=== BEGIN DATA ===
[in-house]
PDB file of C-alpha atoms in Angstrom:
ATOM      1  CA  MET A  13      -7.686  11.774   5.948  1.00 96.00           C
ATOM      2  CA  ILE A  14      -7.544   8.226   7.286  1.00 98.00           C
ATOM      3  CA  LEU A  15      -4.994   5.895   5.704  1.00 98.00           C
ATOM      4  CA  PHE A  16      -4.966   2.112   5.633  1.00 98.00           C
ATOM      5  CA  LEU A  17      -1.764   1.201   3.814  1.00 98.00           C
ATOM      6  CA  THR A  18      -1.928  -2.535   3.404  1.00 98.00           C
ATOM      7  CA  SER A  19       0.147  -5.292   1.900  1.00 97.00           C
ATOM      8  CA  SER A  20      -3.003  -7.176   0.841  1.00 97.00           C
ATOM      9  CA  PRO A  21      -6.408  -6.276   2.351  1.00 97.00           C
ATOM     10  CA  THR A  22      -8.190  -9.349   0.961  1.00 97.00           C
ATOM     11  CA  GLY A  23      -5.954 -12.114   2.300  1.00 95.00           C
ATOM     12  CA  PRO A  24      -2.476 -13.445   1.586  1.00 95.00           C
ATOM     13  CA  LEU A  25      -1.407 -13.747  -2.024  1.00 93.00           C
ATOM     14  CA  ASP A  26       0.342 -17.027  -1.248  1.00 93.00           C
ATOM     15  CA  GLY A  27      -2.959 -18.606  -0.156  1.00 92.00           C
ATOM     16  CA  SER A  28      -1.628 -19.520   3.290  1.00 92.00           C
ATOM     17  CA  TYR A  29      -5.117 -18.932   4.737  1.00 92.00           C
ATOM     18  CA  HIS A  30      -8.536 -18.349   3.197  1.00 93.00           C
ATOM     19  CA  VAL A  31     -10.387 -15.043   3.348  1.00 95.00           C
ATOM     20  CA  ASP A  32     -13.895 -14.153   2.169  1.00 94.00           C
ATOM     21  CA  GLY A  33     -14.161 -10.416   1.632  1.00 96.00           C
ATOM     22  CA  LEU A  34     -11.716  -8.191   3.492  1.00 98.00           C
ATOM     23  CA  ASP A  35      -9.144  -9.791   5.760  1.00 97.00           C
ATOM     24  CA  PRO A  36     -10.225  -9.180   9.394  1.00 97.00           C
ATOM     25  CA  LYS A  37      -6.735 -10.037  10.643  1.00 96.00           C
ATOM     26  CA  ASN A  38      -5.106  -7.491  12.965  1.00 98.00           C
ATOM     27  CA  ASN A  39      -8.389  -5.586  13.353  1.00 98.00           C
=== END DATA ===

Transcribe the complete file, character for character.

[in-house]
PDB file of C-alpha atoms in Angstrom:
ATOM      1  CA  MET A  13      -7.686  11.774   5.948  1.00 96.00           C
ATOM      2  CA  ILE A  14      -7.544   8.226   7.286  1.00 98.00           C
ATOM      3  CA  LEU A  15      -4.994   5.895   5.704  1.00 98.00           C
ATOM      4  CA  PHE A  16      -4.966   2.112   5.633  1.00 98.00           C
ATOM      5  CA  LEU A  17      -1.764   1.201   3.814  1.00 98.00           C
ATOM      6  CA  THR A  18      -1.928  -2.535   3.404  1.00 98.00           C
ATOM      7  CA  SER A  19       0.147  -5.292   1.900  1.00 97.00           C
ATOM      8  CA  SER A  20      -3.003  -7.176   0.841  1.00 97.00           C
ATOM      9  CA  PRO A  21      -6.408  -6.276   2.351  1.00 97.00           C
ATOM     10  CA  THR A  22      -8.190  -9.349   0.961  1.00 97.00           C
ATOM     11  CA  GLY A  23      -5.954 -12.114   2.300  1.00 95.00           C
ATOM     12  CA  PRO A  24      -2.476 -13.445   1.586  1.00 95.00           C
ATOM     13  CA  LEU A  25      -1.407 -13.747  -2.024  1.00 93.00           C
ATOM     14  CA  ASP A  26       0.342 -17.027  -1.248  1.00 93.00           C
ATOM     15  CA  GLY A  27      -2.959 -18.606  -0.156  1.00 92.00           C
ATOM     16  CA  SER A  28      -1.628 -19.520   3.290  1.00 92.00           C
ATOM     17  CA  TYR A  29      -5.117 -18.932   4.737  1.00 92.00           C
ATOM     18  CA  HIS A  30      -8.536 -18.349   3.197  1.00 93.00           C
ATOM     19  CA  VAL A  31     -10.387 -15.043   3.348  1.00 95.00           C
ATOM     20  CA  ASP A  32     -13.895 -14.153   2.169  1.00 94.00           C
ATOM     21  CA  GLY A  33     -14.161 -10.416   1.632  1.00 96.00           C
ATOM     22  CA  LEU A  34     -11.716  -8.191   3.492  1.00 98.00           C
ATOM     23  CA  ASP A  35      -9.144  -9.791   5.760  1.00 97.00           C
ATOM     24  CA  PRO A  36     -10.225  -9.180   9.394  1.00 97.00           C
ATOM     25  CA  LYS A  37      -6.735 -10.037  10.643  1.00 96.00           C
ATOM     26  CA  ASN A  38      -5.106  -7.491  12.965  1.00 98.00           C
ATOM     27  CA  ASN A  39      -8.389  -5.586  13.353  1.00 98.00           C